A scene from Ahed's Knee by the Forward

From Israel, an anguished cry of rage, pain and love

Two years after he won the Golden Bear at the Berlin Film Festival with his existential and diasporic parable “Synonyms,” Israeli auteur Nadav Lapid traded the marshes of Prussia for the beaches of Southern France, where his latest film, “Ahed’s Knee” picked up the Prix de la Jury at the 74th Cannes Film Festival.

Lapid, who shared the award with Thai filmmaker Apichatpong Weerasethakul’s “Memoria,” became the first Israeli filmmaker to compete at Cannes since 2011, when Joseph Cedar took home the screenwriting prize for his scathing academic satire, “Footnote.”

The political provocations of “Synonyms” were well submerged behind layers of symbolism and absurdity. “Ahed’s Knee” is more like the sledgehammer that we see, in the film’s most jarring cut, ready to shatter the kneecap of an actress auditioning for a film about the real-life Palestinian activist Ahed Tamimi. In 2017, when Tammi was 16 years old, she received an eight-month prison term for slapping an Israeli soldier in the West Bank.

One Israeli lawmaker found the sentence far too lenient. “In my opinion, she should have gotten a bullet, at least in the kneecap,” Deputy Knesset Speaker Bezalel Smotrich (from Habayit Hayehudi) wrote on Twitter. “That would have put her under house arrest for the rest of her life.” Twitter temporarily suspended Smotrich’s account.

“Ahed’s Knee” (the Hebrew title is simply Ha’Berech, which more simply indicates the joint and loses the tongue-in-cheek reference to Eric Rohmer’s “Claire’s Knee”) follows a filmmaker named Y — Avshalom Pollak in a finely-shaded performance that blends arrogance, anger and deep hurt — who is preparing a film about Tamimi when his filmmaking career takes a strange detour into the Arabah desert, where he has been invited to present one of his films in a community library. When he arrives, a young and ambitious representative from the Ministry of Culture name Yahalom (Nur Fibak) asks him to fill out a form specifying a topic for his remarks from a list of approved themes, all of which are wholesome and unlikely to cause offense. Y balks at what he perceives as the government’s attempt to keep artists in line and bristles at what for him amounts, however indirectly, to censorship.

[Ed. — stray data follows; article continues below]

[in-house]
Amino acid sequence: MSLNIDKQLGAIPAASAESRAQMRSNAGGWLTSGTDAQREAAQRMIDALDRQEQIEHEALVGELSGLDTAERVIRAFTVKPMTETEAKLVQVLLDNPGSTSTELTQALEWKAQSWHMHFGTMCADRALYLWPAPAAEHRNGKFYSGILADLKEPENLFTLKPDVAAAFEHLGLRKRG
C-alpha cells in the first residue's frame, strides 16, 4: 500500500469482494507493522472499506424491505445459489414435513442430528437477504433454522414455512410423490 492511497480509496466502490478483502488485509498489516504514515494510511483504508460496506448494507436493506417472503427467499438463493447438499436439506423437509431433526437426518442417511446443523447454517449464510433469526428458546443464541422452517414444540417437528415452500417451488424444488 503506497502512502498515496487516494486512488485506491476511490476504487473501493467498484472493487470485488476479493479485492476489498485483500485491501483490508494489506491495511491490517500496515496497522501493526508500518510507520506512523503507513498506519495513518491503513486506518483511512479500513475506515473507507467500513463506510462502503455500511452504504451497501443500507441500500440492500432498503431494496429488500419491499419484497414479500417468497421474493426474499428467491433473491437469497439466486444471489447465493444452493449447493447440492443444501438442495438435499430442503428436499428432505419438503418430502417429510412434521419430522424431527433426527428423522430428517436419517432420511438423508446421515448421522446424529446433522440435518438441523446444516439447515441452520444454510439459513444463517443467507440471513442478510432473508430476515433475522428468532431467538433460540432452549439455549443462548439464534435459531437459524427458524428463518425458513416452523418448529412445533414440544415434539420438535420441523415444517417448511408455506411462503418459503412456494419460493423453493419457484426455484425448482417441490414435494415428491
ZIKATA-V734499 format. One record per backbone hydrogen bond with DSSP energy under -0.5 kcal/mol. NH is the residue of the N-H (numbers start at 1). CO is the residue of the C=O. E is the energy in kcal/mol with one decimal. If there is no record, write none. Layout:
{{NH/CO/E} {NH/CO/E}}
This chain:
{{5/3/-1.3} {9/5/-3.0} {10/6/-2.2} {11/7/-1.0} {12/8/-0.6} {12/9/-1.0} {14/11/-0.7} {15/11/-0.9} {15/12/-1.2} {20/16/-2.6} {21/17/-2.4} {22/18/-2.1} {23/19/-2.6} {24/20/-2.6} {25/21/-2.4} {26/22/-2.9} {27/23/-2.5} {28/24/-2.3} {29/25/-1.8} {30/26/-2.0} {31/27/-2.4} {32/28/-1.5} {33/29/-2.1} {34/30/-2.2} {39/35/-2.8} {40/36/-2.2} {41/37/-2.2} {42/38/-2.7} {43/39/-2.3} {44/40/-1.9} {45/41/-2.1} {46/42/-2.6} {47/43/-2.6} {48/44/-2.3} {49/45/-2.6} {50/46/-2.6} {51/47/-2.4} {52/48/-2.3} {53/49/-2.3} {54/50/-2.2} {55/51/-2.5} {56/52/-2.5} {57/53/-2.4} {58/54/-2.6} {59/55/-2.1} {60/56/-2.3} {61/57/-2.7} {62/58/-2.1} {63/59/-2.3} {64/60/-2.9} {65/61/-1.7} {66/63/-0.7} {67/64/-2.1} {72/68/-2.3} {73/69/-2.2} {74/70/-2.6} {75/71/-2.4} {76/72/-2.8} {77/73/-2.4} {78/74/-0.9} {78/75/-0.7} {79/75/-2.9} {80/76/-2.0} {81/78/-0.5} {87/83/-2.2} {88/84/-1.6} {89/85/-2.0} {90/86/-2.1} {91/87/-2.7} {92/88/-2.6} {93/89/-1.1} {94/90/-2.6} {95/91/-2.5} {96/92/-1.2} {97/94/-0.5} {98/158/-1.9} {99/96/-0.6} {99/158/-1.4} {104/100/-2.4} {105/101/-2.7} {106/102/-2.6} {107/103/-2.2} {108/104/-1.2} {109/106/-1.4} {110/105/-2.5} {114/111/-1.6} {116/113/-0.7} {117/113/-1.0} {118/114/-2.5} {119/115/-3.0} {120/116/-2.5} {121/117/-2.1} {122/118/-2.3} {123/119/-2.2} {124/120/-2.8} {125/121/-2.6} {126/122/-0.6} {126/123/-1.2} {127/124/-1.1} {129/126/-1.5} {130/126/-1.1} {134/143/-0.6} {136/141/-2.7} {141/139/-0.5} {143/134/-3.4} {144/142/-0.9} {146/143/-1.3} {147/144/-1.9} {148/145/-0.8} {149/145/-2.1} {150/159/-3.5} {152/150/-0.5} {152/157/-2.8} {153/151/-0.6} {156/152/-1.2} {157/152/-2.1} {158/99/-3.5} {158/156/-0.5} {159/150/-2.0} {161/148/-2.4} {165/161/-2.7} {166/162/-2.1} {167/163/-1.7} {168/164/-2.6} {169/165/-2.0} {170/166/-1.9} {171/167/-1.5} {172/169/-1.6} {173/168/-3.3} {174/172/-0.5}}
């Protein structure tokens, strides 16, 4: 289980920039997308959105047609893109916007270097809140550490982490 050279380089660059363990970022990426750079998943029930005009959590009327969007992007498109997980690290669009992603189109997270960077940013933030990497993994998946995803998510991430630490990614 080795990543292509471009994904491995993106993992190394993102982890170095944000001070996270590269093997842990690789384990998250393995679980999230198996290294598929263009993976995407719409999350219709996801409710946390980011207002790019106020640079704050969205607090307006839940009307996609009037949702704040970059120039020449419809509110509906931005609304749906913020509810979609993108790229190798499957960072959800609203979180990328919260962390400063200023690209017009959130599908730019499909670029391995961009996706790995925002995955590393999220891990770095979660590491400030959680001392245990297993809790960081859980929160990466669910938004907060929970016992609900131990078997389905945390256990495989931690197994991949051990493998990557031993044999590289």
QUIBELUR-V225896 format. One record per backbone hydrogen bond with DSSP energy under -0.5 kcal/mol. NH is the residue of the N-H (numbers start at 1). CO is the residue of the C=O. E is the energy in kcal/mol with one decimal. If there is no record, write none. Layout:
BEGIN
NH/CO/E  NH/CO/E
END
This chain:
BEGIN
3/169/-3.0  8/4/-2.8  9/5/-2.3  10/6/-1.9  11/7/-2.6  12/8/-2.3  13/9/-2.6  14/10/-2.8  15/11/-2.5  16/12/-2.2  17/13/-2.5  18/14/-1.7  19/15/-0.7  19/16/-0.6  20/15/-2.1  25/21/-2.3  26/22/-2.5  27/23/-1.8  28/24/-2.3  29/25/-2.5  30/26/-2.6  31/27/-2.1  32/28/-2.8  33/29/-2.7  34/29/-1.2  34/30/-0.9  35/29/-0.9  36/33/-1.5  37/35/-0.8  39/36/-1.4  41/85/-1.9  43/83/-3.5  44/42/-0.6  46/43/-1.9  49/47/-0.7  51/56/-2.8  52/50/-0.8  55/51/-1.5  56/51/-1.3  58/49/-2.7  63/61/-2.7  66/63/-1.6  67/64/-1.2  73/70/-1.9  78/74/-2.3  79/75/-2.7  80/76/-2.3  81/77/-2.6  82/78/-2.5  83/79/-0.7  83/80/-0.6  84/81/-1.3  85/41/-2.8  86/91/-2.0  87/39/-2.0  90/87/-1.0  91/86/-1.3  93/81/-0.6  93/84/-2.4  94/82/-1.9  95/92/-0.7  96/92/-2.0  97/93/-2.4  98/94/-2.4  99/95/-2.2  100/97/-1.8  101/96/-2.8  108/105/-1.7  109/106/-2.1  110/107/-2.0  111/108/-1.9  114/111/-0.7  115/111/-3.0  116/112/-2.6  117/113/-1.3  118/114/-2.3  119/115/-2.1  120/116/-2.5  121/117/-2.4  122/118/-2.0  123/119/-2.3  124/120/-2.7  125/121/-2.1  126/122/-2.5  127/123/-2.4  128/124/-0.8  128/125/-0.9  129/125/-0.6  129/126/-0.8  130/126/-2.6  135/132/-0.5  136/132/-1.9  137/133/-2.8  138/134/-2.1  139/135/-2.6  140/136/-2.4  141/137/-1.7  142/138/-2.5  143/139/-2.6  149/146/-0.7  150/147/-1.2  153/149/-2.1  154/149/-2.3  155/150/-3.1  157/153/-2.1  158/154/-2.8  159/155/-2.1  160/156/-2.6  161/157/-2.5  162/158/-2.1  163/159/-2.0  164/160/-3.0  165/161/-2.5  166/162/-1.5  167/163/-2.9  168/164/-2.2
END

The bulk of the film is Y’s rant against Israeli culture, or the lack thereof. As Y roams the desert, the scorched and wilted peppers heaped by the side of the highway like roadkill become emblems of societal rot. He bullies his well-meaning yet naïve chaperone and regales her with lurid tales from his military service. As he mounts an increasingly destructive and suicidal campaign against a bureaucratic formality that he considers fascist, our sympathy for Y begins to collapse.

Even if the shrill crescendo of the film’s final act is too lurid to convince, the bulk of “Ahed’s Knee” is an absorbing and often inventive variation on the meta-cinematic tradition of films like “8 ½” and “Stardust Memories,” but with a far greater sense of political purpose and urgency than one finds with Fellini or Woody Allen.

From Israel, an anguished cry of rage, pain and love

“Maybe this film is ‘Synonyms’ twenty years later,” Lapid suggested when I spoke to him in Cannes. “The energetic, dynamic, furious courageous, charming sexy young guy became desperate and kind of hopeless. For me, he looks very tired all the time.”

I had been looking forward to a tête-à-tête with the director, but our interview needed to take place over Zoom after Lapid’s girlfriend had tested positive for COVID.

I asked Lapid about Y’s strange mix of bluster and curiosity. He’s a character who asks a lot of questions, but doesn’t necessarily care about people’s answers. “He doesn’t want to connect with anyone, and on the other hand he connects with everyone,” the director said. One of the people Y seeks connection with is his recently deceased mother; throughout the film, he records messages for her with his phone. It’s a melancholic and haunting touch that is an appropriate counterpoint to the film’s more incendiary moments.